VILNIUS – U.S. Secretary of State Antony Blinken on Monday assured Lithuania and Latvia of NATO protection and American support as he made quick visits to two of the three Baltic states that are increasingly on edge as Russia presses ahead with its invasion of Ukraine.
Along with Estonia, which Blinken will visit on Tuesday, the former Soviet republics are NATO members, and the Biden administration is aiming to calm any fears they have about their security in the event Russia chooses to expand its military operations.
In the Latvian capital of Riga, Blinken said the Baltics have “formed a democratic wall that now stands against the tide of autocracy” that Russia is pushing in Europe. “The United States is more committed than ever to standing with you as our democracies rise to the challenge," he said.
“We are bolstering our shared defense so that we and our allies are prepared,” Blinken said. He stressed that the U.S. commitment to NATO’s mutual defense pact is “sacrosanct” and that NATO and the United States were discussing the permanent basing of troops in the Baltics.
“We will defend every inch of NATO territory if it comes under attack,” he said. “No one should doubt our readiness. No one should doubt our resolve.”
Leaders in both countries expressed grave concerns about Russian President Vladimir Putin's intentions as it relates to former Soviet bloc countries that are now allied or otherwise linked to the West.
"We have no illusions about Putin’s Russia anymore," Latvian Foreign Minister Edgars Rinkevics said after meeting Blinken in Riga. “We don’t really see any good reason to assume that Russia might change its policy.”
Rinkevics said that the Russian invasion of Ukraine had shown the Baltic countries in particular the need to bolster air and coastal defenses and that Latvia would like its security cooperation with NATO to be “more efficient.”
“Unfortunately, the worsening security situation in the Baltic region is of great concern for all of us and around the world,” Lithuanian President Gitanas Nauseda told Blinken earlier in Vilnius. “Russia’s reckless aggression against Ukraine once again proves that it is a long-term threat to European security, the security of our alliance.”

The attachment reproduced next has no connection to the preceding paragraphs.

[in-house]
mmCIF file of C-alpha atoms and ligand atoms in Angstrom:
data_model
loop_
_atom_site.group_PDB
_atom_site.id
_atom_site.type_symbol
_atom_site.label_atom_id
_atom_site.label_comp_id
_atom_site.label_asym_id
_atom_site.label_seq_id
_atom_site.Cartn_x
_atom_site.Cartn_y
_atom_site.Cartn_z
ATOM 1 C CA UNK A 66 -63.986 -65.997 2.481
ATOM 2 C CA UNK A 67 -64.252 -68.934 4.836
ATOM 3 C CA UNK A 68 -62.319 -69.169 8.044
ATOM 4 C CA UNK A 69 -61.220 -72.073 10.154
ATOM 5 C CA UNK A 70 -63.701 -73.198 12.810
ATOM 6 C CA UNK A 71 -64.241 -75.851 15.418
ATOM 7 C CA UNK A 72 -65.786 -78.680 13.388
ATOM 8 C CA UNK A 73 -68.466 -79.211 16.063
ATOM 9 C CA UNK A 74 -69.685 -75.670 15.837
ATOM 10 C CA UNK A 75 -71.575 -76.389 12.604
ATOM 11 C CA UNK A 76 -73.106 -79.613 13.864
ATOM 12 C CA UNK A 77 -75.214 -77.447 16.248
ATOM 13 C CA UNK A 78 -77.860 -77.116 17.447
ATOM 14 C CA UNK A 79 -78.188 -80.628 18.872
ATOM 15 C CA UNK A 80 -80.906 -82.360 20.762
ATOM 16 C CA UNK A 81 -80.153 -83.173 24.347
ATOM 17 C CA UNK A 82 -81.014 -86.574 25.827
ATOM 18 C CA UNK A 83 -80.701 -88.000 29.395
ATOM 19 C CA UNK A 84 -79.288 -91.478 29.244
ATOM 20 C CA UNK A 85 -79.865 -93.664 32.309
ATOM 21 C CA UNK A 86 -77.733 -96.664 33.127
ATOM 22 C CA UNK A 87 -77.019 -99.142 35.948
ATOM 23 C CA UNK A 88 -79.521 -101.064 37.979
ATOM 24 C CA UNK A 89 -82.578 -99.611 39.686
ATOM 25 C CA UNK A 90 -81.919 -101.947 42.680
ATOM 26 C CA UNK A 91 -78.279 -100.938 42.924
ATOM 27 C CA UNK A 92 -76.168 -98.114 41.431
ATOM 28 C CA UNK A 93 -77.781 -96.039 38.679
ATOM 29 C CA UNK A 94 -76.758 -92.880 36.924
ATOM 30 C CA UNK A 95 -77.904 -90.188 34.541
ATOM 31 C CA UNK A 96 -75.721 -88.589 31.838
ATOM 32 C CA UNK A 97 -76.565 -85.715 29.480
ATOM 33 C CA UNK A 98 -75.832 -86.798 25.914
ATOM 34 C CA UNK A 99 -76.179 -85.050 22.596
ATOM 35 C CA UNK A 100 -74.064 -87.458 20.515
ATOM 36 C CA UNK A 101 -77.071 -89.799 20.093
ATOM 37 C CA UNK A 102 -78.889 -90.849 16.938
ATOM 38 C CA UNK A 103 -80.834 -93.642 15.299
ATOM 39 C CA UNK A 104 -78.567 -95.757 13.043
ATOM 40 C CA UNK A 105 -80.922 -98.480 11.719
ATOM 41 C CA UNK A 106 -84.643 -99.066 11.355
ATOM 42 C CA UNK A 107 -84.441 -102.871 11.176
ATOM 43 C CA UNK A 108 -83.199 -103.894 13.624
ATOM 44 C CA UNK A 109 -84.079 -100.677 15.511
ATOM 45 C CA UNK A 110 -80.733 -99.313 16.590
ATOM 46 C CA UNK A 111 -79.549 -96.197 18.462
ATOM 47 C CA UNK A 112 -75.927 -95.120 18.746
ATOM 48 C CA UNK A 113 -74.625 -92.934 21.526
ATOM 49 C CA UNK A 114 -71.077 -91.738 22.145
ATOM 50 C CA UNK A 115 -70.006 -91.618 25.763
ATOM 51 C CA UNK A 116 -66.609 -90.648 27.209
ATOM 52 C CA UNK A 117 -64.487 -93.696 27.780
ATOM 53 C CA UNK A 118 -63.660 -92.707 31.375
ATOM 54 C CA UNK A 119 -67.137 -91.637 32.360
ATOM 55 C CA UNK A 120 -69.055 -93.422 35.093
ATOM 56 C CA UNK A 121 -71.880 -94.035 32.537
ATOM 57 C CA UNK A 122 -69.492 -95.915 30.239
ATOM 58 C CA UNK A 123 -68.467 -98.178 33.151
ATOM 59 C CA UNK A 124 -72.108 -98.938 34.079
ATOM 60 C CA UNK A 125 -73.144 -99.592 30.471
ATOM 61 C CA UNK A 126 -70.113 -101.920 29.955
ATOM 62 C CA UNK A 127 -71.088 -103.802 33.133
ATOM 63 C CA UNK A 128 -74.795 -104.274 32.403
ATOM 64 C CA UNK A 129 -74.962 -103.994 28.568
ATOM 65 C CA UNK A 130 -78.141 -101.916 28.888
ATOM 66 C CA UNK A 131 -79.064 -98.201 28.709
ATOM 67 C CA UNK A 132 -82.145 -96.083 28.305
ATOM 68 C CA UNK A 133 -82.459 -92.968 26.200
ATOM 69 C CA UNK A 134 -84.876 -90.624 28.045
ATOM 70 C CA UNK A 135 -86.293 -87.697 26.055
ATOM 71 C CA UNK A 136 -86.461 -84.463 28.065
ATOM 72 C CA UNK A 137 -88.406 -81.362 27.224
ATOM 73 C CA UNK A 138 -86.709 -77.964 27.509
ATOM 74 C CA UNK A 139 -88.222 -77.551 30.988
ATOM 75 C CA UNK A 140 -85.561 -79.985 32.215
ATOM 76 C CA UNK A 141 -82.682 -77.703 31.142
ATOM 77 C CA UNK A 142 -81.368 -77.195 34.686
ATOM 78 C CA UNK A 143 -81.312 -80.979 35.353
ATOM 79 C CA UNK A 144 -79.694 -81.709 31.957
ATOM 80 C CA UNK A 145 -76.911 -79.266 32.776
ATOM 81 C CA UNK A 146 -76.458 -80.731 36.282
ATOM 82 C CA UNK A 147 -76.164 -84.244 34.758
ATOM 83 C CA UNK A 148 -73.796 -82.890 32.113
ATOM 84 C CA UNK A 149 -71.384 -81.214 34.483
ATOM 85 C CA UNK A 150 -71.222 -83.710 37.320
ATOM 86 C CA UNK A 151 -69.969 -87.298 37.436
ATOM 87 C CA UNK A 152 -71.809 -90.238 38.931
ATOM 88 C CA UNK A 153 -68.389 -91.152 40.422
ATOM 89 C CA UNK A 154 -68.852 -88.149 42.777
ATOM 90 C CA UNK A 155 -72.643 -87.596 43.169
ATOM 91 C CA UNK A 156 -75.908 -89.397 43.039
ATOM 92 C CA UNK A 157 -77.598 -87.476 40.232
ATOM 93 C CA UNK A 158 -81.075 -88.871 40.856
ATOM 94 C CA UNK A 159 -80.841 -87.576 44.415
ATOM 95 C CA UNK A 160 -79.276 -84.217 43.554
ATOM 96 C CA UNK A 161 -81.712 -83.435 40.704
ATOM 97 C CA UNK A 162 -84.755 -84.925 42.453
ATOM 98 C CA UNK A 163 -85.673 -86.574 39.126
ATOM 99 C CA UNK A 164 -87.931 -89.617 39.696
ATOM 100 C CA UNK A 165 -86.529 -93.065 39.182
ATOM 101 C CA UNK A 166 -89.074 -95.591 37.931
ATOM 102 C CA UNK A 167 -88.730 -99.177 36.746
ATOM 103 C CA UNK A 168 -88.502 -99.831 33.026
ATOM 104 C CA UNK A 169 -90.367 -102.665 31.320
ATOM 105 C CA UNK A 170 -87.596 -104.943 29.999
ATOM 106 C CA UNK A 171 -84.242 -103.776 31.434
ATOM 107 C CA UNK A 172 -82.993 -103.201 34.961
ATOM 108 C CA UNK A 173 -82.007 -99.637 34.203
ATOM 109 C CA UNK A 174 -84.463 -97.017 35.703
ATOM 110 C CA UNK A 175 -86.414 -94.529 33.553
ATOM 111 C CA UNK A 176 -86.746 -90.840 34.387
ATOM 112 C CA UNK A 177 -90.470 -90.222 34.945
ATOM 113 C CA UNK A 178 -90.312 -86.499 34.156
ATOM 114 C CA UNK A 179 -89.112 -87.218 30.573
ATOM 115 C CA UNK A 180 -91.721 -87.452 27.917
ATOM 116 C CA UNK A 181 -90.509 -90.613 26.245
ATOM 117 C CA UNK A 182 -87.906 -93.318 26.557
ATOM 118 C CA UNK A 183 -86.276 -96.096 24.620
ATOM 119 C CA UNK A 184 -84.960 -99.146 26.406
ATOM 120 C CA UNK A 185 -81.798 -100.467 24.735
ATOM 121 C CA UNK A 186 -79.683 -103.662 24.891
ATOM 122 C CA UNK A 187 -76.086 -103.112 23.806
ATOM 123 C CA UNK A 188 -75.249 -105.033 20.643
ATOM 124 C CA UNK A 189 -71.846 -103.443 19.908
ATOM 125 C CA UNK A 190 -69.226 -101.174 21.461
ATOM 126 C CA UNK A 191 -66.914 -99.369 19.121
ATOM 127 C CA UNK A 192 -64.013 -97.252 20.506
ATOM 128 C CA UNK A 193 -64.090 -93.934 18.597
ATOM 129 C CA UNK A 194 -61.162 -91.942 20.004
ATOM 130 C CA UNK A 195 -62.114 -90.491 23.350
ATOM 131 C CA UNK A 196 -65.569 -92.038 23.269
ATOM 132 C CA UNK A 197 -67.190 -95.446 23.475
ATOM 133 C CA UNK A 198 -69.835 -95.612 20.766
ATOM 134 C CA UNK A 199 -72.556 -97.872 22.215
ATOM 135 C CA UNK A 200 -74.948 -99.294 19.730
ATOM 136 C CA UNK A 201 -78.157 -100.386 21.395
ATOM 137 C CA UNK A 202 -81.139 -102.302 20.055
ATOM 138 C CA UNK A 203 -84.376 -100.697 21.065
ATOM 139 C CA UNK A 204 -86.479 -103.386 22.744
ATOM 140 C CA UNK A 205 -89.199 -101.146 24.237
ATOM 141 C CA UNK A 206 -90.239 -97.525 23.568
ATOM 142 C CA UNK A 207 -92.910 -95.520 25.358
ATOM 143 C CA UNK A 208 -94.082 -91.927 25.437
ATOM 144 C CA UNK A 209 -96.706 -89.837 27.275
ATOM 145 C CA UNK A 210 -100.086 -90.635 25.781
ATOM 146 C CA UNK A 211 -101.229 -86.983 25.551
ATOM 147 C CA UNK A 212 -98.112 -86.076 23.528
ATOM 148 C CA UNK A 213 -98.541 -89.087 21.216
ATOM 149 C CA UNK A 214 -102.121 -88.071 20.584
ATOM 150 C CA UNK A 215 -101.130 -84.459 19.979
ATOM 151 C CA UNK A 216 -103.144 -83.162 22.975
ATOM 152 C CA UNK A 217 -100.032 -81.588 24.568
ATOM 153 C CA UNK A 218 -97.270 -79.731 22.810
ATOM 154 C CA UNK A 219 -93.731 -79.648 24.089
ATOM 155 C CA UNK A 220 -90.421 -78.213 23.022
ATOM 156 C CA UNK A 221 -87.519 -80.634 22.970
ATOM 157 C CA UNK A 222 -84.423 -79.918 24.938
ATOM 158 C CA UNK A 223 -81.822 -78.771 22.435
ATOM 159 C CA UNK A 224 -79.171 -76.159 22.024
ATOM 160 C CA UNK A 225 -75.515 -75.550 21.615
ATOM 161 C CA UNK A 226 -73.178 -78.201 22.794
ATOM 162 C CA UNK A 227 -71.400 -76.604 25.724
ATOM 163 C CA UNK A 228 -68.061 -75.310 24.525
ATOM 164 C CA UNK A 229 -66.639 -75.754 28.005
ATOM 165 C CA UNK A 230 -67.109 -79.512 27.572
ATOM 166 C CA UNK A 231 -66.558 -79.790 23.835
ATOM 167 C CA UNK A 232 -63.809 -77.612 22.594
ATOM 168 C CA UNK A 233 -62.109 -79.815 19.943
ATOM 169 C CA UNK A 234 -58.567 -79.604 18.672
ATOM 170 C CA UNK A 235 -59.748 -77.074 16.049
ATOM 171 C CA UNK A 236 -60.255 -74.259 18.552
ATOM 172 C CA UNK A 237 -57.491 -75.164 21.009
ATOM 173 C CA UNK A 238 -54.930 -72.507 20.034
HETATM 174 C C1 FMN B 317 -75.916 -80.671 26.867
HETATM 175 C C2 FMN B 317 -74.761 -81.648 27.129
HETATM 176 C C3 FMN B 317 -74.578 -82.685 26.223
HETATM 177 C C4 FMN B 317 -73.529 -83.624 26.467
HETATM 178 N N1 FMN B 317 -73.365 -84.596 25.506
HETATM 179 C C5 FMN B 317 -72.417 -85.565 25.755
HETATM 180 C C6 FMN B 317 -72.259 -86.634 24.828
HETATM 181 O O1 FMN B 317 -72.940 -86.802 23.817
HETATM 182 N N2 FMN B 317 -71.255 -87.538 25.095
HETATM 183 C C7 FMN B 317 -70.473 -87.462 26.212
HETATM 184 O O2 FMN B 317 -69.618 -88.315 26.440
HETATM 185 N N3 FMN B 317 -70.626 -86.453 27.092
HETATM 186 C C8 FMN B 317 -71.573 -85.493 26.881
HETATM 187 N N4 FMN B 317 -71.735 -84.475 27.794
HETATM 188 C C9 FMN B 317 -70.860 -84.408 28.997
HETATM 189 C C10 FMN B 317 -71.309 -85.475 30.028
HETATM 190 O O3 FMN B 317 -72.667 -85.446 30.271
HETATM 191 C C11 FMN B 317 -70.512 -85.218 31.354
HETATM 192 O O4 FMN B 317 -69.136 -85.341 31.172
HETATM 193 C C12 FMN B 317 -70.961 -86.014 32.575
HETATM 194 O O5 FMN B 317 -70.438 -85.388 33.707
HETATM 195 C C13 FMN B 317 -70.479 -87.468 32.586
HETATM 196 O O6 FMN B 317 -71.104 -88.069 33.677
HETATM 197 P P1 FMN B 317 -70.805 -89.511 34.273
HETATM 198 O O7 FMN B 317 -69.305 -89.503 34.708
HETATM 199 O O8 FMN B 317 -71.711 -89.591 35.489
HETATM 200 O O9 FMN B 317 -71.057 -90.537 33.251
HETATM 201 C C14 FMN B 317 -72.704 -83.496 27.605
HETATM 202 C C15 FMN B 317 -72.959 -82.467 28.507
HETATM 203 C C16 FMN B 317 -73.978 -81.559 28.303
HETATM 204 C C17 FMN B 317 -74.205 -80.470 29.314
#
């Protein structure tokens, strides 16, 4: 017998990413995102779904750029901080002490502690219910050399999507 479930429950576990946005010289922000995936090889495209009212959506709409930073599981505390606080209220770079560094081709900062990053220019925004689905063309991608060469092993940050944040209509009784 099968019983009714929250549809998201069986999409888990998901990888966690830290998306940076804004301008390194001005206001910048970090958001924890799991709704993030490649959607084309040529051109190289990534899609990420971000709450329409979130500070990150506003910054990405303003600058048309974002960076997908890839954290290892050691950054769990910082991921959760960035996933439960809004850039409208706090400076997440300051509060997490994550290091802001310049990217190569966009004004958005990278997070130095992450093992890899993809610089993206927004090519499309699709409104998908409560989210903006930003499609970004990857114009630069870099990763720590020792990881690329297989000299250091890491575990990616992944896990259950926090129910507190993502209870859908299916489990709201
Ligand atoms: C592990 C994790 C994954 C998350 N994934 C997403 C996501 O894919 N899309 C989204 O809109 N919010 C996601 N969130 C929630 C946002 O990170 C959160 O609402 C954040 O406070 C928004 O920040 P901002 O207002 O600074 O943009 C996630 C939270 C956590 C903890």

Memories of Soviet rule are still fresh in the Baltics and since the invasion of Ukraine last month, NATO has moved quickly to boost its troop presence in its eastern flank allies while the U.S. has pledged additional support.
Blinken’s opened his Baltic tour in Vilnius, where Lithuanian support for Ukraine’s resistance to the Russian invasion was palpable as signs of solidarity with Ukrainians are evident in many businesses and on houses, public buildings and buses. He later traveled to Riga, which has been similarly festooned with blue and yellow Ukrainian flags.
Lithuania's Nauseda said a policy of deterrence was no longer enough and that “forward defense” was now needed. He predicted that “Putin will not stop in Ukraine if he will not be stopped."
“It is our collective duty as a nation to help all Ukrainians with all means available," said Nauseda. “By saying all, I mean, indeed all means all, if we want to avoid the Third World War. The choice is in our hands.”
Lithuanian Foreign Minister Gabrielius Landsbergis called for a surge in assistance to Ukraine, noting that the NATO allies “are doing a lot, but we cannot stop.” He also called for an immediate halt to imports of Russian energy. “We cannot pay for oil and gas with Ukrainian blood," he said.
Lithuania is also dealing with pressure from another large power — China — for its relationship with Taiwan, the island China regards as a renegade province. China has taken actions, including halting imports of certain products, against Lithuania for allowing Taiwan to open a de facto embassy in Vilnius.
Blinken said the Ukraine situation was relevant to Lithuania's Taiwan situation as all countries should have the right to pursue their own foreign policies. “Every nation is free to associate with whom it chooses,” he said. "The United States continues to stand by Lithuania and every nation to choose its own path."
Blinken arrived in the Baltics late Sunday from non-aligned Moldova, which is also warily watching the war on its doorstep, and Poland, where he visited the Polish-Ukrainian border and met with refugees from Ukraine.
After his meetings with senior Latvian officials and Israeli Foreign Minister Yair Lapid in Riga, Blinken will visit Tallinn, Estonia on Tuesday and then go on to Paris for talks with French President Emmanuel Macron.
Israeli Prime Minister Naftali Bennett met with Putin over the weekend and Macron has been in frequent contact with the Russian leader. Both Israel and France sought meetings with Blinken to discuss those interactions.
Blinken declined to discuss those meetings in detail before they have been held but said: “There is certainly no change in our message to Moscow, our message to Russia and to President Putin: End the war. End it now."